Rescue workers searched the smoldering ruins of a fertilizer plant Thursday for survivors of a monstrous explosion that leveled homes and businesses in every direction across the Texas prairie. As many as 15 people were feared dead and more than 160 others injured.
The South Korean entrepreneurs who invested up to 10 years and millions of dollars in the Kaesong industrial complex, a symbol of economic collaboration between the rival Koreas that is now shuttered by the North, have little more than hope to cling to as assembly lines sit idle day after day.
A Delaware bankruptcy judge is approving a settlement between electric car maker Fisker Automotive Inc. and its former battery supplier. The settlement approved Wednesday reduces Fisker's claims against the company formerly known as A123 Systems Inc., now called B456 Systems Inc., by almost 90 percent.
State officials say SGL Carbon will invest $26 million in the company's manufacturing plant in Ozark, where it will add a new workshop. SGL Carbon now employs 90 workers at its plant, which makes graphite electrodes that are used in a process to recycle steel scrap.
Arkansas is set to provide a new steel company with $125 million in financing and a package of tax breaks to build a mill in the northeast part of the state after the Legislature gave final approval to the plan on Tuesday. By an 81-9 vote, House lawmakers passed a Senate-approved budget bill to support Big River Steel.
Manufacturer Caterpillar Inc. said Monday it is reorganizing its operations so many orders will be handled by one division from the time they are placed to the time they are delivered. The new division will combine existing operations from areas including global purchasing, manufacturing logistics and transportation, and Caterpillar production system.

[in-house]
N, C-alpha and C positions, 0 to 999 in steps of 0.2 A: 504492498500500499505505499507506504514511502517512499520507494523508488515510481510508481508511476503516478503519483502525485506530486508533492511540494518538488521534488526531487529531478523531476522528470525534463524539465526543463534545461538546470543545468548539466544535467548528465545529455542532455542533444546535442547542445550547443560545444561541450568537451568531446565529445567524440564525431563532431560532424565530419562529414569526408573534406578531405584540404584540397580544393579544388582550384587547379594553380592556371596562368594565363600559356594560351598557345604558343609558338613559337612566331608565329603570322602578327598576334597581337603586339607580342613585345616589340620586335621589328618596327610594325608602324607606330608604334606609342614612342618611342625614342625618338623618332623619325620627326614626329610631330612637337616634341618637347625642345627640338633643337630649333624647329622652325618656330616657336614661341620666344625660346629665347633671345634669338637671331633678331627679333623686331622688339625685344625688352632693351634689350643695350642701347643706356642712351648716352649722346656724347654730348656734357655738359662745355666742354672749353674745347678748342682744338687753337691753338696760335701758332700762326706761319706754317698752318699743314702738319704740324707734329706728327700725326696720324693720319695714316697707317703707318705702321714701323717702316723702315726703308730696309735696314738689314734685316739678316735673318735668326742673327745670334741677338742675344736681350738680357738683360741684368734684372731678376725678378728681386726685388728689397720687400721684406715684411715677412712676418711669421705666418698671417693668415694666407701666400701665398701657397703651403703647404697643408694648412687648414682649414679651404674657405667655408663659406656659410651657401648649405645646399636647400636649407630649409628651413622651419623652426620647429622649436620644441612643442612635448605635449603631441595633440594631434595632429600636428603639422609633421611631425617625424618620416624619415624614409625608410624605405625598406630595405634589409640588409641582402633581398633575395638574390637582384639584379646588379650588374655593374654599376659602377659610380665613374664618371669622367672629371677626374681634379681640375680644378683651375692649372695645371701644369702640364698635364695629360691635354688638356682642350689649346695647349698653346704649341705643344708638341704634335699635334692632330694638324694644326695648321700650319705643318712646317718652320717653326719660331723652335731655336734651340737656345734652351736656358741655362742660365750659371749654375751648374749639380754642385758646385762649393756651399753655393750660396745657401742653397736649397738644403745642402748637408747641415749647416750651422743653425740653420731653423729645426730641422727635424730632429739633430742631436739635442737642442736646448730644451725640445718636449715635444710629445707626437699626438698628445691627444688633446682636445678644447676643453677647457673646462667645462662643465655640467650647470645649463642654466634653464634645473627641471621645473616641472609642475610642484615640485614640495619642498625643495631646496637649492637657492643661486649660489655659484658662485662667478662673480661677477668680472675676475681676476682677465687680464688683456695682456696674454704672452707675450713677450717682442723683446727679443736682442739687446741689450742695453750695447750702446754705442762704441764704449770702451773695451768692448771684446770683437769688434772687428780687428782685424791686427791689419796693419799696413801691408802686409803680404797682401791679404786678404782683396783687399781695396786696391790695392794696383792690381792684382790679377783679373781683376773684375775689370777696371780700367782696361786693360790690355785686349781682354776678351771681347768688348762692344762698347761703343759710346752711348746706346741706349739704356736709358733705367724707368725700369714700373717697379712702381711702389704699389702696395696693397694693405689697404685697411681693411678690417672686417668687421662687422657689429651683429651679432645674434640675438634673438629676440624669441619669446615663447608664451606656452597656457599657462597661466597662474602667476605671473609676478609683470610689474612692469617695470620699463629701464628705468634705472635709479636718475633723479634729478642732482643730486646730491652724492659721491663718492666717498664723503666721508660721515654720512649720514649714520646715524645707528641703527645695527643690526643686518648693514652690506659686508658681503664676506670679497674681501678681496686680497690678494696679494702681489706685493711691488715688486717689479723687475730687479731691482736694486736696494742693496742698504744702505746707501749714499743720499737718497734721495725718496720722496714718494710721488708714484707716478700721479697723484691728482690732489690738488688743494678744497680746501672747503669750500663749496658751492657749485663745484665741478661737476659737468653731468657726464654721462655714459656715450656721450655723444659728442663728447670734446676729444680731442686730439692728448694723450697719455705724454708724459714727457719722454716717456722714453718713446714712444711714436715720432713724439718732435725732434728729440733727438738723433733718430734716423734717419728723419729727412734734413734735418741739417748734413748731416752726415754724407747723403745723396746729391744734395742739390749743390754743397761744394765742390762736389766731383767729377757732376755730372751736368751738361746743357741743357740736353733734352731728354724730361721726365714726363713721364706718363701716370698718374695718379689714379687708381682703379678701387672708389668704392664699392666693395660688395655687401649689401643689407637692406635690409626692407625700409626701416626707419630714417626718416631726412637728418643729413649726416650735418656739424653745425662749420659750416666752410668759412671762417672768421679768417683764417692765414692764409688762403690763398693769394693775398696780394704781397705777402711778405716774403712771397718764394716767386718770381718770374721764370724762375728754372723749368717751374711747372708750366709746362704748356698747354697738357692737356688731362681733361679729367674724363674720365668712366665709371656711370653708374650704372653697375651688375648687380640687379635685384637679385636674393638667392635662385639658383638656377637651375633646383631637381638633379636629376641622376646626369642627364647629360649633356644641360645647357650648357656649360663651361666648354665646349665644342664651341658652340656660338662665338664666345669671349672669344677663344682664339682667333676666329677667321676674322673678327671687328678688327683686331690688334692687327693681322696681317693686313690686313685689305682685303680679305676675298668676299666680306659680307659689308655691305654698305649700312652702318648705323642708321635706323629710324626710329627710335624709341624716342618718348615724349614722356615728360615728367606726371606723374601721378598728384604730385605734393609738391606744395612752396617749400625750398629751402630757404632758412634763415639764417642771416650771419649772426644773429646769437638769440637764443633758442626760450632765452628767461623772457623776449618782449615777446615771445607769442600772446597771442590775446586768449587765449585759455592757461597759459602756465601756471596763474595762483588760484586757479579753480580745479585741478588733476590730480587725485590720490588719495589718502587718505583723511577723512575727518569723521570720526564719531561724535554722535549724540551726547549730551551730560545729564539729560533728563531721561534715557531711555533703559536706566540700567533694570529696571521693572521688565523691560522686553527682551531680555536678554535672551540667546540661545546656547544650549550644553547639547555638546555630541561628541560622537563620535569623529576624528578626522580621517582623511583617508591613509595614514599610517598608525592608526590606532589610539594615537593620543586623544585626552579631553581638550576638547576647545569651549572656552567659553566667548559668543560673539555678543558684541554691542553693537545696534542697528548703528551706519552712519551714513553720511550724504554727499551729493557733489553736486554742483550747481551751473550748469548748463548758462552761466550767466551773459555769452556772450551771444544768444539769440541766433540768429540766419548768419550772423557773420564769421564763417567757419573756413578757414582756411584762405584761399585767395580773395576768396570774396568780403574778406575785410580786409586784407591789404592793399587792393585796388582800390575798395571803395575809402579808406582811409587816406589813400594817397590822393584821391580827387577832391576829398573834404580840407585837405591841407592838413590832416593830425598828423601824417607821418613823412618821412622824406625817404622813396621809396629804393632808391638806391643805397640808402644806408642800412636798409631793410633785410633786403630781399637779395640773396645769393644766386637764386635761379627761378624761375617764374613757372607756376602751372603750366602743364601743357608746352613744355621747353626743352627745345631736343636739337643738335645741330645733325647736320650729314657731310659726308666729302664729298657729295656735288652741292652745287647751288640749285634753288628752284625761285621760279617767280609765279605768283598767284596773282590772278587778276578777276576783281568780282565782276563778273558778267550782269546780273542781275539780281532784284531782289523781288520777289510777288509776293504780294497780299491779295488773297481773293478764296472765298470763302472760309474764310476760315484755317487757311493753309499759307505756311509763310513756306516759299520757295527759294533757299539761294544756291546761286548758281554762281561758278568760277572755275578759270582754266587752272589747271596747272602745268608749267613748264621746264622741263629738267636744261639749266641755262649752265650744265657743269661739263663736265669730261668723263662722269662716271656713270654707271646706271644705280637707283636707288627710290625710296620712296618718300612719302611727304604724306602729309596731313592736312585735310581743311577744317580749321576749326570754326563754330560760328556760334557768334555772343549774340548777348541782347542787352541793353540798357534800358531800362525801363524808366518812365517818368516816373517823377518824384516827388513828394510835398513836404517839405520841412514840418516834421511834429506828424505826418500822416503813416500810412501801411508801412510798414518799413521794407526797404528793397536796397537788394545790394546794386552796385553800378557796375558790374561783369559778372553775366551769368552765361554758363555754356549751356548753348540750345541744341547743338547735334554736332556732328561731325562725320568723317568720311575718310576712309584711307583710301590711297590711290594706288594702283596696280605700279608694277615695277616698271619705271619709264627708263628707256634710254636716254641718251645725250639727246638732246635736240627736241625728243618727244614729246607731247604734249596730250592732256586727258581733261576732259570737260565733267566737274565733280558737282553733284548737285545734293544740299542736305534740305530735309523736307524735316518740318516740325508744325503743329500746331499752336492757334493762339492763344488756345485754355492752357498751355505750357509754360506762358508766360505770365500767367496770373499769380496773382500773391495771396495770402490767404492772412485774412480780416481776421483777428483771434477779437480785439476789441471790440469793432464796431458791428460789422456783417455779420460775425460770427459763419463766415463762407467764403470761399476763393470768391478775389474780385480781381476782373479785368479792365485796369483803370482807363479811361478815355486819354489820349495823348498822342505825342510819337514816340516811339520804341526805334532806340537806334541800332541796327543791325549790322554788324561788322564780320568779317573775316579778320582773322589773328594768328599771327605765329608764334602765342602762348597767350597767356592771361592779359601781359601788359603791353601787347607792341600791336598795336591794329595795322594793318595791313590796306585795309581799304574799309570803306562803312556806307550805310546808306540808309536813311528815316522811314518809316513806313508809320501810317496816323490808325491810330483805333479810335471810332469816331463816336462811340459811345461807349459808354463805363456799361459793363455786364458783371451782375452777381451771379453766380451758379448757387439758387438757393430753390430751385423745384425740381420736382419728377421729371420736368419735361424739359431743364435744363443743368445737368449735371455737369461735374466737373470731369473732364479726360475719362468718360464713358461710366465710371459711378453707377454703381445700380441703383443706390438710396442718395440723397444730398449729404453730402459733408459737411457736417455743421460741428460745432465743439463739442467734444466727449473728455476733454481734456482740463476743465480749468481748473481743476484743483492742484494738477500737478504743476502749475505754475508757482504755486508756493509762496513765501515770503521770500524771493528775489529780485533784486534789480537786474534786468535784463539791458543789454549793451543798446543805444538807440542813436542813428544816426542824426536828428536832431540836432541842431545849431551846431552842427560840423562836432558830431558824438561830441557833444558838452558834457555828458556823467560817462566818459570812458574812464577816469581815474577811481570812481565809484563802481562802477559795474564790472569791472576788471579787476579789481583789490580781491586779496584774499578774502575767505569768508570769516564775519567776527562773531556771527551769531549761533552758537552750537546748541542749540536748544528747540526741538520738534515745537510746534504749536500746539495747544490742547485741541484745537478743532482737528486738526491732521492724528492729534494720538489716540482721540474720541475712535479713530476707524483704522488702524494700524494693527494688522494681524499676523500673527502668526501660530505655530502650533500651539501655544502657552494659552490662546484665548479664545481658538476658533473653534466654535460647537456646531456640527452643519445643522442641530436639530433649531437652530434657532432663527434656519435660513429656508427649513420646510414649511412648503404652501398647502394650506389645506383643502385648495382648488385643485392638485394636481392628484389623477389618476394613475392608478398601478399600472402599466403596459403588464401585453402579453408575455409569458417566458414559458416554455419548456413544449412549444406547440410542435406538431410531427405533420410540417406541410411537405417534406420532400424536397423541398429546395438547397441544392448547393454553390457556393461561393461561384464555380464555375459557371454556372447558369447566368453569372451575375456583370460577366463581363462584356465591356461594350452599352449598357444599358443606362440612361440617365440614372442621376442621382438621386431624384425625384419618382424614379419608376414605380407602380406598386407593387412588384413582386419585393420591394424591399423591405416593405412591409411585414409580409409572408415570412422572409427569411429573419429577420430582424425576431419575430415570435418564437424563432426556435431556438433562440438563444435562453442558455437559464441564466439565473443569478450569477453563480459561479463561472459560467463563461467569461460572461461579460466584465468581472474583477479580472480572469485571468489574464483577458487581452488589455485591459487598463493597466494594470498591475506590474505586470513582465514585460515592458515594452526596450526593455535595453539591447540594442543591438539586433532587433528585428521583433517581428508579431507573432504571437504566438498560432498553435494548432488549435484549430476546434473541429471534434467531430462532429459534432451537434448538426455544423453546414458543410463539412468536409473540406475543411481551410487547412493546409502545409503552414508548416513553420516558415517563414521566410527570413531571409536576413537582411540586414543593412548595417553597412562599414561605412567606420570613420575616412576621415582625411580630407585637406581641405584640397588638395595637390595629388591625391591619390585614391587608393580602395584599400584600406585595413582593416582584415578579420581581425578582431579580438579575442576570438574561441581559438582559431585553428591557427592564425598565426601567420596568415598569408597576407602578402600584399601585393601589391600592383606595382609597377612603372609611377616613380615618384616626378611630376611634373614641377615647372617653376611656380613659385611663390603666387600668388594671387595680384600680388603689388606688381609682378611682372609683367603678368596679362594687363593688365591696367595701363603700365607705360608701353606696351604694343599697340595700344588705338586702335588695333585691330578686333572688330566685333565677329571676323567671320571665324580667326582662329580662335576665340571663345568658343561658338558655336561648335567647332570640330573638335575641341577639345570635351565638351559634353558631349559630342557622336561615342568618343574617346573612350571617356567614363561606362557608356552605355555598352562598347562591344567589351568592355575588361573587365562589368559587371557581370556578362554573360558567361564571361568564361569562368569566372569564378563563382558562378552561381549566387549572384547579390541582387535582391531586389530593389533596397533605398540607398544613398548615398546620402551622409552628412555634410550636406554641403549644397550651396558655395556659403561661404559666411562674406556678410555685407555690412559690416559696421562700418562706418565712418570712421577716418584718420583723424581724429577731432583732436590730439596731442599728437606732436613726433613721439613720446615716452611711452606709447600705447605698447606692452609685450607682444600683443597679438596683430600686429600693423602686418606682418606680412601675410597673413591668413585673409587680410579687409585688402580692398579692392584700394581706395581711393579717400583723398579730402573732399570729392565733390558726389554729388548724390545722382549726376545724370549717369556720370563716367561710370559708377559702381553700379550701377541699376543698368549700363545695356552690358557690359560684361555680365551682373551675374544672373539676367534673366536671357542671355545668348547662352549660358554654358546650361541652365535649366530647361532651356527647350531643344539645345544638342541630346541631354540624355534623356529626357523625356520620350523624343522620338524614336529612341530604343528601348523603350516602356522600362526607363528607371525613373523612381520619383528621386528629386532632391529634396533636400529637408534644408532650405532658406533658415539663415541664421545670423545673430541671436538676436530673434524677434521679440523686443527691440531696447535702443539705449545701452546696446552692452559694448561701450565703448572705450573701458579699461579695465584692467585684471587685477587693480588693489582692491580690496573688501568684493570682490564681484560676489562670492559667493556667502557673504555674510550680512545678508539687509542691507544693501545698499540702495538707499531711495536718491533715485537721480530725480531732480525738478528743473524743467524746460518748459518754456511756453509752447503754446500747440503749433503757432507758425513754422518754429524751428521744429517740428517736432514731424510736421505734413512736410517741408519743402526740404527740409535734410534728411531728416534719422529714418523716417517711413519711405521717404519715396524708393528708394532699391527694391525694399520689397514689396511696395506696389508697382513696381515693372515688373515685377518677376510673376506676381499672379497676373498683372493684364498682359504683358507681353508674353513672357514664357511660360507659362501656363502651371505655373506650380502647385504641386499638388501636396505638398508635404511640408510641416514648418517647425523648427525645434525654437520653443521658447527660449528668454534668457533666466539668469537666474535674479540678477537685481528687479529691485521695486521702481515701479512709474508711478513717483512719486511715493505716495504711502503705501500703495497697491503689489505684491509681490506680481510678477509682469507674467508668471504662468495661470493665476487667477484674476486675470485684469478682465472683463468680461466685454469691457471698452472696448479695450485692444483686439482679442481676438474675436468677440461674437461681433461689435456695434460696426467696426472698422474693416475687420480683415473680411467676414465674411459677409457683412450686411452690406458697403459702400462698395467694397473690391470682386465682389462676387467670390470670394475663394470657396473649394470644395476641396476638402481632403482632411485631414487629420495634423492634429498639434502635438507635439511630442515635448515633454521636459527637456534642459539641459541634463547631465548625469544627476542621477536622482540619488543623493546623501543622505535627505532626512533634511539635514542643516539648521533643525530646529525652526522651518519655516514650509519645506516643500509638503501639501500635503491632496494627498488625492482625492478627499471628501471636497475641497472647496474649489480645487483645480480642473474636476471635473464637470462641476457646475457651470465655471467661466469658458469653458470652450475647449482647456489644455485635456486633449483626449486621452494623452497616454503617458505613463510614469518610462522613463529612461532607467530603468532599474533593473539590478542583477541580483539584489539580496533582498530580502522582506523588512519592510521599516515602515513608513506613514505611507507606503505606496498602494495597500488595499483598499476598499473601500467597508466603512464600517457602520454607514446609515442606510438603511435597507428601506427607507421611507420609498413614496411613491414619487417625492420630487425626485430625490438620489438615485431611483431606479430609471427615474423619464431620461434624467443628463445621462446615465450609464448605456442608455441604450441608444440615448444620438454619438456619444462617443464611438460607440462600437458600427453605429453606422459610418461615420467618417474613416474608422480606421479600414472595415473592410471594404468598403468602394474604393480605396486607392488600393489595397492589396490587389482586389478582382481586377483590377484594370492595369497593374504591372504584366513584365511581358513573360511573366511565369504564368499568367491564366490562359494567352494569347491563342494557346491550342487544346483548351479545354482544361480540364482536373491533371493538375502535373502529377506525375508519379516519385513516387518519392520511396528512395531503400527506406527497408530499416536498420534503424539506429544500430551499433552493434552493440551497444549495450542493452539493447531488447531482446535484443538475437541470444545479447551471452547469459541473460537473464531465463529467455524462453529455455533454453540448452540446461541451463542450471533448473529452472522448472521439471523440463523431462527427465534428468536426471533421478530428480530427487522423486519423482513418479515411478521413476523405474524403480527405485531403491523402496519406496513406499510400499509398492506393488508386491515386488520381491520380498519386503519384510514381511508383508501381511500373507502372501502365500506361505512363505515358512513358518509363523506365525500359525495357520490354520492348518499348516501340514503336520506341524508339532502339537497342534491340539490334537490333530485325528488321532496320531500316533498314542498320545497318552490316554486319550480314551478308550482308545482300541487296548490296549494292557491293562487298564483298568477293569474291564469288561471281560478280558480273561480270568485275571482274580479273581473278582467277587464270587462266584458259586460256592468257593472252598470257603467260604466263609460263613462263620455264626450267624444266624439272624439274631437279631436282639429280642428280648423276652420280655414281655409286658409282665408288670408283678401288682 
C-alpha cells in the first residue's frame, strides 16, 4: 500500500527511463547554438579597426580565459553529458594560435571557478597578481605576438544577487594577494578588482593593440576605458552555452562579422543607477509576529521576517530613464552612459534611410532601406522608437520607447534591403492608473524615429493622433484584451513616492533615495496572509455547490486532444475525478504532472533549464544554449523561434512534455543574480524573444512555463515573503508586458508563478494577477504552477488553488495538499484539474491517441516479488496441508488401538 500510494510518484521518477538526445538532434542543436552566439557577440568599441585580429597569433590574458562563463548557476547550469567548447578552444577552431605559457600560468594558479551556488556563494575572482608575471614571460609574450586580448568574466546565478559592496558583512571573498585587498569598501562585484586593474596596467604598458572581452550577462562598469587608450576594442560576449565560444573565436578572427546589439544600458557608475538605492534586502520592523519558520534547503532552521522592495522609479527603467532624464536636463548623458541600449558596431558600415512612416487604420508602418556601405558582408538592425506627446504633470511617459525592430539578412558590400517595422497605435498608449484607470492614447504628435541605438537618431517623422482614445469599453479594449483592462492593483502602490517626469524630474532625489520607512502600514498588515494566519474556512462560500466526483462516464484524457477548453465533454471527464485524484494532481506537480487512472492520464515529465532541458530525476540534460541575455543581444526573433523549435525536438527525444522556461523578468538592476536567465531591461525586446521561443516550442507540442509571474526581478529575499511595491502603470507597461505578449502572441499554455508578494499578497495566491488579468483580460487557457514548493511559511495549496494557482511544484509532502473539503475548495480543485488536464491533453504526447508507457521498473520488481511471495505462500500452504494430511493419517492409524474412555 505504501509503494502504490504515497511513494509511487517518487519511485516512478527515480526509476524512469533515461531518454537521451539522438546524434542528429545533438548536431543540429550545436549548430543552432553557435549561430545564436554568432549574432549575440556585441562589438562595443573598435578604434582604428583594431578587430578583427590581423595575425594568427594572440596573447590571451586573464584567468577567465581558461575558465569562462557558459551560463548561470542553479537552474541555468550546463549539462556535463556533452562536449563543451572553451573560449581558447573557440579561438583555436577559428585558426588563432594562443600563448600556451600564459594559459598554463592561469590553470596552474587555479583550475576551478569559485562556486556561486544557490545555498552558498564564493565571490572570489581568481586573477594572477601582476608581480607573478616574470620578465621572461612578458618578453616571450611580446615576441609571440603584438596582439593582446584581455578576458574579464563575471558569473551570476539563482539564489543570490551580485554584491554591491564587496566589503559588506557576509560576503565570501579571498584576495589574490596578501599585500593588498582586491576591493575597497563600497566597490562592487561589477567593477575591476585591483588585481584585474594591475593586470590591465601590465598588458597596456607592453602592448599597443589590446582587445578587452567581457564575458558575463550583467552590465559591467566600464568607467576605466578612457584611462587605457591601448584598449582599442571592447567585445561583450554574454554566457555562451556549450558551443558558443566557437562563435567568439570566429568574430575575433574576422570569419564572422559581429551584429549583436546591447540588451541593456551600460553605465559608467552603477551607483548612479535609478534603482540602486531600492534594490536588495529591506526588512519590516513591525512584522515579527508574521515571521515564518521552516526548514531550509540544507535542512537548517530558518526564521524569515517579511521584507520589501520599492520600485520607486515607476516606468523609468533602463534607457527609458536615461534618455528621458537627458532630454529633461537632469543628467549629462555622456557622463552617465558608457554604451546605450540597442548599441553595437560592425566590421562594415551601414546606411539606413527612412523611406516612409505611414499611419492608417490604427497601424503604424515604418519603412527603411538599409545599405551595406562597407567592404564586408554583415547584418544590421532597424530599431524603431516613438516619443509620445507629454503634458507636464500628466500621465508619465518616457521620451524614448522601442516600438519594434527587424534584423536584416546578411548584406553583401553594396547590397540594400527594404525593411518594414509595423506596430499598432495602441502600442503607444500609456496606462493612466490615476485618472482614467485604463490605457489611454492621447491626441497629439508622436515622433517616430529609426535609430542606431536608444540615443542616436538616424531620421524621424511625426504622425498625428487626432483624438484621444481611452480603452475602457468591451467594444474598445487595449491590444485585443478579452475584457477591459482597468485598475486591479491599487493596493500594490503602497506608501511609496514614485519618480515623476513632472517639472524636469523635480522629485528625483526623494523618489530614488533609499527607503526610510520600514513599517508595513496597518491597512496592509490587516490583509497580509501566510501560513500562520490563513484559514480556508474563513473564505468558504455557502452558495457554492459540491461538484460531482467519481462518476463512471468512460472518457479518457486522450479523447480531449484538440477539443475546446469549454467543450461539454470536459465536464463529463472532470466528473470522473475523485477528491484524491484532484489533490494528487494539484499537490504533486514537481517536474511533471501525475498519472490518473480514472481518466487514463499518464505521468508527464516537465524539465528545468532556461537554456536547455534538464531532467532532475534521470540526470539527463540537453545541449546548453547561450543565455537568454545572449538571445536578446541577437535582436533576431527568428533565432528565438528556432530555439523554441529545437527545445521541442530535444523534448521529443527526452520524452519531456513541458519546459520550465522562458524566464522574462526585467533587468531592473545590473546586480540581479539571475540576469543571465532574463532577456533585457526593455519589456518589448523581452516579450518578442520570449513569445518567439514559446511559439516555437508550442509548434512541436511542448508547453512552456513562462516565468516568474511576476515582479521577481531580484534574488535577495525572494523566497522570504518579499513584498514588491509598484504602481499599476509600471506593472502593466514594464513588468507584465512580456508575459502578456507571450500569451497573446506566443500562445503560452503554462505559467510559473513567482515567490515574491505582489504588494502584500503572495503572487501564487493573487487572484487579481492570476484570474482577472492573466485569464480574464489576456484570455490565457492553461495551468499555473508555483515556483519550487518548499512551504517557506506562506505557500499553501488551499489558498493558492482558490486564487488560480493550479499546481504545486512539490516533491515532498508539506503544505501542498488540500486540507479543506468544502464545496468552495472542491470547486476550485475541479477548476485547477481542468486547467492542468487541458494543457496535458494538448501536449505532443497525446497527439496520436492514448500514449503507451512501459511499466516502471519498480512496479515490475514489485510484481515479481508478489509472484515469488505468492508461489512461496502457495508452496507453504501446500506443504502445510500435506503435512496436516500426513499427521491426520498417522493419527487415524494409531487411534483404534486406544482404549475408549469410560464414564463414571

When Tom Donilon, the National Security Advisor for President Obama was asked what the two most pressing issues that kept him up at night, he replied, terrorist attacks and the US declining national competitiveness. The backdrop of 600,000 unfilled manufacturing jobs at a time when unemployment is near 8 percent has most certainly been his nightmare in the making.
Automotive supplier HP Pelzer Automotive Systems will build a plant in Athens, Tenn., bringing 200 new jobs. Gov. Bill Haslam and Economic and Community Development Commissioner Bill Hagerty joined HP Pelzer officials Monday to announce the company will locate a 185,000-square-foot manufacturing facility at the Mt. Verd Industrial Park.
Airbus Americas Engineering says it is planning to expand into a third space in downtown Wichita. The company announced Monday it has already hired more people than had been expected after its last expansion. The firm's vice president of engineering, John O'Leary, says it has hired 150 people, more than the 100 it had planned to hire when it expanded in 2012.
European aerospace giant EADS says in a statement Monday that the deal would see it buy back 1.56 percent of its shares from the French government's current 14.83 percent stake. The company will pay 37.35 euros per share — about the same as French media group Lagardere was paid when it sold its entire stake last week.
Leaders of the Bakery, Confectionery, Tobacco Workers and Grain Millers International union said in a news release that the workers voted 55 percent to accept company management's contract offer. It was the workers' fifth time voting on the contract.
While the world waits for the next big provocation from North Korean leader Kim Jung-Un, across the de-militarized border to the South, it's business as usual. Even if rising threats from North Korea were to disrupt production for Samsung or LG in the South, it would have limited impact on the global supply chain. Reuters' Jon Gordon explains why.
German Chancellor Angela Merkel has welcomed General Motors' decision to invest another 4 billion euros ($5.3 billion) in European subsidiary Opel by 2016 as part of an attempt to turn the money-losing division around. Merkel met with GM Chairman and CEO Dan Akerson and other company officials Thursday in Berlin.